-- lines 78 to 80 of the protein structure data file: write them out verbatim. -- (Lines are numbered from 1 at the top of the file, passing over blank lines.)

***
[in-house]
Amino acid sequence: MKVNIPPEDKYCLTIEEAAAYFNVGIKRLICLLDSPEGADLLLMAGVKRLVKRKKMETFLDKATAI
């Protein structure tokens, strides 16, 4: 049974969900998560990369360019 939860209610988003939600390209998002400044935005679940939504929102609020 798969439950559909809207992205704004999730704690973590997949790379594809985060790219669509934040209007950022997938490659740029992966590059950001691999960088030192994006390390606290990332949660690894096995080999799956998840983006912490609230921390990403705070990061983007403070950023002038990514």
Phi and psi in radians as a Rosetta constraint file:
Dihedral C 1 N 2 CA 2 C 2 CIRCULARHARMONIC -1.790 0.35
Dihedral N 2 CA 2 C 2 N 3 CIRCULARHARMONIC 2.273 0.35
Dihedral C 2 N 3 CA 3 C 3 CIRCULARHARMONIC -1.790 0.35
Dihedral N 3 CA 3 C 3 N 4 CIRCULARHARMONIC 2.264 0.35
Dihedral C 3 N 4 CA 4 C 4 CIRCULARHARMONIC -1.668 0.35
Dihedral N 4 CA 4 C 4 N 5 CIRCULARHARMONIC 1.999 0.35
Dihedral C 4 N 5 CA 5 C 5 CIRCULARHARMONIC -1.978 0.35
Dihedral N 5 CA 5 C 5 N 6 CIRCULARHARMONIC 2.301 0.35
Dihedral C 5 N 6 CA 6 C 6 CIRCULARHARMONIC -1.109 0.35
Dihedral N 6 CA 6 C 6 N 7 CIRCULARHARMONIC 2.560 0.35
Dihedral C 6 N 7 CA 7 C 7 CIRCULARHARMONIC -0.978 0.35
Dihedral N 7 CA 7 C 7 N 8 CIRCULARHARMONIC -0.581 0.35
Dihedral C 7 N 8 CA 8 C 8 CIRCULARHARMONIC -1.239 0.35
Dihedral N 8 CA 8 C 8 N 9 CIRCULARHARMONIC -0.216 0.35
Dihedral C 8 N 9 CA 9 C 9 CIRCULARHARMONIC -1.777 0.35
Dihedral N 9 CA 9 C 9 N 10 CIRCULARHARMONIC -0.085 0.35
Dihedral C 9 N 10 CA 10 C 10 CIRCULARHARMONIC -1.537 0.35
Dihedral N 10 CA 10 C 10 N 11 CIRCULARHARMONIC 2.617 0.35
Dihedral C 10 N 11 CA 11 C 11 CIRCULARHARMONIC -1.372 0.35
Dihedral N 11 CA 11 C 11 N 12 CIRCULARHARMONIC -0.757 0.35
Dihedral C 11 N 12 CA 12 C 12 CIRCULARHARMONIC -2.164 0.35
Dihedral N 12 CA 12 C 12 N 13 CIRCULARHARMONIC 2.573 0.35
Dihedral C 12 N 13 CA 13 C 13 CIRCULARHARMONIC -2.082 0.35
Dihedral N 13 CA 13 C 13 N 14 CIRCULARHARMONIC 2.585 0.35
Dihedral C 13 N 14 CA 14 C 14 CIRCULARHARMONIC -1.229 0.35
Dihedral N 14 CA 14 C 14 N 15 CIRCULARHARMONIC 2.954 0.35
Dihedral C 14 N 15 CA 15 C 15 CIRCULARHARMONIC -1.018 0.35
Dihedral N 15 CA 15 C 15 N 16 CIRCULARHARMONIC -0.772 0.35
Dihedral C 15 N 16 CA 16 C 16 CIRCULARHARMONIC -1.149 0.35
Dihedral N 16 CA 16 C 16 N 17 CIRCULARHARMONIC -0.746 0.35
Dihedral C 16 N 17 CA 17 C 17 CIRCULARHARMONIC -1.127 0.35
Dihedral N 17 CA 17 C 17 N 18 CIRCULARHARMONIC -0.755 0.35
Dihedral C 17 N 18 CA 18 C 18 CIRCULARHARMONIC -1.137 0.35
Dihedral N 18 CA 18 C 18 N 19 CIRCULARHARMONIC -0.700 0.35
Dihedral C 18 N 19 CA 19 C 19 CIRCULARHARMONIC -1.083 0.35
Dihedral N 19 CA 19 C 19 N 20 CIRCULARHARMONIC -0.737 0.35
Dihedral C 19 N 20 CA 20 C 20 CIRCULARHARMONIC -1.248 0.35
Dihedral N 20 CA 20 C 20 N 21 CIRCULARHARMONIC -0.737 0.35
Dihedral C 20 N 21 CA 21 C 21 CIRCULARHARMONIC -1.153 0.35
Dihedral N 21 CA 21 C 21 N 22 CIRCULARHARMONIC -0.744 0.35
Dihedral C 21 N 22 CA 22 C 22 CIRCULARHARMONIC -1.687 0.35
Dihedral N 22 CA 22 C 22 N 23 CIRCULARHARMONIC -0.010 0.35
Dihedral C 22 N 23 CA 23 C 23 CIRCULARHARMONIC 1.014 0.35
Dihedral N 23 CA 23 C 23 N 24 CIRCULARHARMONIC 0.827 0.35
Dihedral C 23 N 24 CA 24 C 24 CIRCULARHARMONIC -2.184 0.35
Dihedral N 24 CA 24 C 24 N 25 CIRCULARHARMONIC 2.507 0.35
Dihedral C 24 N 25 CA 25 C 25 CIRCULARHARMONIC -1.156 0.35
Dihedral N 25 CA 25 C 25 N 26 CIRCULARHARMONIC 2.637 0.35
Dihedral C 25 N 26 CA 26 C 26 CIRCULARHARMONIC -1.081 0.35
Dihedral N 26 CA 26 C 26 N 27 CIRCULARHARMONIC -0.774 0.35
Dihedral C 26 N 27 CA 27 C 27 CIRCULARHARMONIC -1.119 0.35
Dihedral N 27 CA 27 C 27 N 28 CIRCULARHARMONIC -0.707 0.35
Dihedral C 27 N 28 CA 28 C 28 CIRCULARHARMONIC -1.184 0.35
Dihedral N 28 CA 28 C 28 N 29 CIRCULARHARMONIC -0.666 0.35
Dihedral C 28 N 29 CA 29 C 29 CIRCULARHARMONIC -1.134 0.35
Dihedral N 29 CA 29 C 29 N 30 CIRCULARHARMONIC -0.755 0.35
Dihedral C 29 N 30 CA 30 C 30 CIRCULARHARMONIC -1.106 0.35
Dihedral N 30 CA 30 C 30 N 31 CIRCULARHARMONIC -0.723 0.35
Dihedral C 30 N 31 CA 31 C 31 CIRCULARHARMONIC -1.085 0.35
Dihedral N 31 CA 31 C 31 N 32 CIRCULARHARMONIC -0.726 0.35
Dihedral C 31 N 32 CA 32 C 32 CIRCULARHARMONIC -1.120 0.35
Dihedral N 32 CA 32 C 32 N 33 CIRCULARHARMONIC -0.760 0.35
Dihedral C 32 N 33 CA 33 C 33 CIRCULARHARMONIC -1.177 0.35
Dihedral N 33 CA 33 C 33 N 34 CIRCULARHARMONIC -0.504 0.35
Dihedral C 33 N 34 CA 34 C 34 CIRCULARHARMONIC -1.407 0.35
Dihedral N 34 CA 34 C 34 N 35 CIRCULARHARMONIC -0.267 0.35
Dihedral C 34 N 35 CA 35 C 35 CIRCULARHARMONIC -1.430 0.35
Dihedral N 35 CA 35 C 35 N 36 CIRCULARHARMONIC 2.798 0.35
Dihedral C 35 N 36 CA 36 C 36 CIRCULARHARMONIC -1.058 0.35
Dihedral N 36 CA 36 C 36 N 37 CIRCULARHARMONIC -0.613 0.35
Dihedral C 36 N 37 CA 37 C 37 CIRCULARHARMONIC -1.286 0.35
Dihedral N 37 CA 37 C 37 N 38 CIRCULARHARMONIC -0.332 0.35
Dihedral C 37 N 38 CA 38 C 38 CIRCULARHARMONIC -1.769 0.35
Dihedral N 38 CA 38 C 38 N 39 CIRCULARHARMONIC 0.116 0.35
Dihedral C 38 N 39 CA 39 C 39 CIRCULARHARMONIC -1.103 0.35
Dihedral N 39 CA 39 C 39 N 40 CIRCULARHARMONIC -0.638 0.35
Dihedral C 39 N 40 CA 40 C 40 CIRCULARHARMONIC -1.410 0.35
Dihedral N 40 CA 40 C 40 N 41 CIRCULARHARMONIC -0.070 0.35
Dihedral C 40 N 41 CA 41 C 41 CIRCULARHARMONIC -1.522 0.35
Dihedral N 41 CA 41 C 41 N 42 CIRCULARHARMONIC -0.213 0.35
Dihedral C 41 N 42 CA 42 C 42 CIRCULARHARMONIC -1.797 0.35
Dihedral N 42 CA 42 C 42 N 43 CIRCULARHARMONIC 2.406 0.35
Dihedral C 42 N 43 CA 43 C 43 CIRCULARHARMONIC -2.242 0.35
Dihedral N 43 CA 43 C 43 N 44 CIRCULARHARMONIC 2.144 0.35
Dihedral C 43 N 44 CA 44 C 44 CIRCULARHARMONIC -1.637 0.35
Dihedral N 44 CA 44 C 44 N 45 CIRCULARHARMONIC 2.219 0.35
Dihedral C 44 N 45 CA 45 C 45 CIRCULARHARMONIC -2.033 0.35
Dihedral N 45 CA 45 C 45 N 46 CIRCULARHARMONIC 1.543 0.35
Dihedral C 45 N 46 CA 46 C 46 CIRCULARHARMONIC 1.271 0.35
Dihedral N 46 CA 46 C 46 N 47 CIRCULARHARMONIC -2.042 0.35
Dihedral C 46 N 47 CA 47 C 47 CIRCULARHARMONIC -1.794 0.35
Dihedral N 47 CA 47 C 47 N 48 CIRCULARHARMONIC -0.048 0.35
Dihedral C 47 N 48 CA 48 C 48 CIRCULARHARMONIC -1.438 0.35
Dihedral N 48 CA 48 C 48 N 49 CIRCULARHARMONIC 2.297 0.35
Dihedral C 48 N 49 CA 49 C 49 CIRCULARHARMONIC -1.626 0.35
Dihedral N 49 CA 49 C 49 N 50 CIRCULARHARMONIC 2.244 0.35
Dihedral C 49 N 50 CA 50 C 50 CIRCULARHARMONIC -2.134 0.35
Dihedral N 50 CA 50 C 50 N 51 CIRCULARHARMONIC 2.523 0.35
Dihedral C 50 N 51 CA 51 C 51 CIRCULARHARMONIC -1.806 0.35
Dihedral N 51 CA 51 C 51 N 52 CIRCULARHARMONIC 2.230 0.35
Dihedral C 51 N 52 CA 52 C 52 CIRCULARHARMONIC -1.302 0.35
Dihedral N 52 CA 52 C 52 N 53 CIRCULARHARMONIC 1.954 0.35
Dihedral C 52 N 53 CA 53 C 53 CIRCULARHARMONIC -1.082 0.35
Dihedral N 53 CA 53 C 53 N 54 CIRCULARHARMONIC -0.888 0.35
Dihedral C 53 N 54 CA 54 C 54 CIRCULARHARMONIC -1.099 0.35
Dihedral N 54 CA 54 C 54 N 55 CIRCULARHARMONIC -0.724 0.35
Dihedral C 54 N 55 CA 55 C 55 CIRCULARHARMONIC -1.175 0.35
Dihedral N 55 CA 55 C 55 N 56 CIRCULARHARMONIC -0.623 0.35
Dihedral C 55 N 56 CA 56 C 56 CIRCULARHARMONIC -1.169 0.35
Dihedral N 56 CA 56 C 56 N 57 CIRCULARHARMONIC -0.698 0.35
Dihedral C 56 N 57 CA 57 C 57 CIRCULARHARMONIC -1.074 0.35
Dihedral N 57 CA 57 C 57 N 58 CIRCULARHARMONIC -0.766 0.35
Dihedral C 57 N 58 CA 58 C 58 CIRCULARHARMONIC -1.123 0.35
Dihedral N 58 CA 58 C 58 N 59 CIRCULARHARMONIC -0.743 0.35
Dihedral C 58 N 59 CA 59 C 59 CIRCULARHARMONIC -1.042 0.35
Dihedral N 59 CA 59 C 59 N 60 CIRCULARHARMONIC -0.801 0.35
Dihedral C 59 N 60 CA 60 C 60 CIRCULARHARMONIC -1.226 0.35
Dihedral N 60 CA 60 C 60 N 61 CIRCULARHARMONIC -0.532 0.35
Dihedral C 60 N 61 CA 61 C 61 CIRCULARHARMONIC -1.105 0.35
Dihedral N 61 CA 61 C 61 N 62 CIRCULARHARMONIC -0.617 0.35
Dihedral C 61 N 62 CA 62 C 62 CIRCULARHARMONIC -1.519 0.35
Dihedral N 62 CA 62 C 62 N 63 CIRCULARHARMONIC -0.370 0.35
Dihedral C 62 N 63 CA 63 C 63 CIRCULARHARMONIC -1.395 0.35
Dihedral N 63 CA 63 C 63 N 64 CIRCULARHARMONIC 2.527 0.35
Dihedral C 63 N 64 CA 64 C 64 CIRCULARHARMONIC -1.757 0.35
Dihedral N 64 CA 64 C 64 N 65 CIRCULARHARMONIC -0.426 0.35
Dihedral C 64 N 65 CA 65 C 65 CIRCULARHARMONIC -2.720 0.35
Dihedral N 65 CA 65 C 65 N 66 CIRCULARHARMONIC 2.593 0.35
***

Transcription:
Dihedral N 38 CA 38 C 38 N 39 CIRCULARHARMONIC 0.116 0.35
Dihedral C 38 N 39 CA 39 C 39 CIRCULARHARMONIC -1.103 0.35
Dihedral N 39 CA 39 C 39 N 40 CIRCULARHARMONIC -0.638 0.35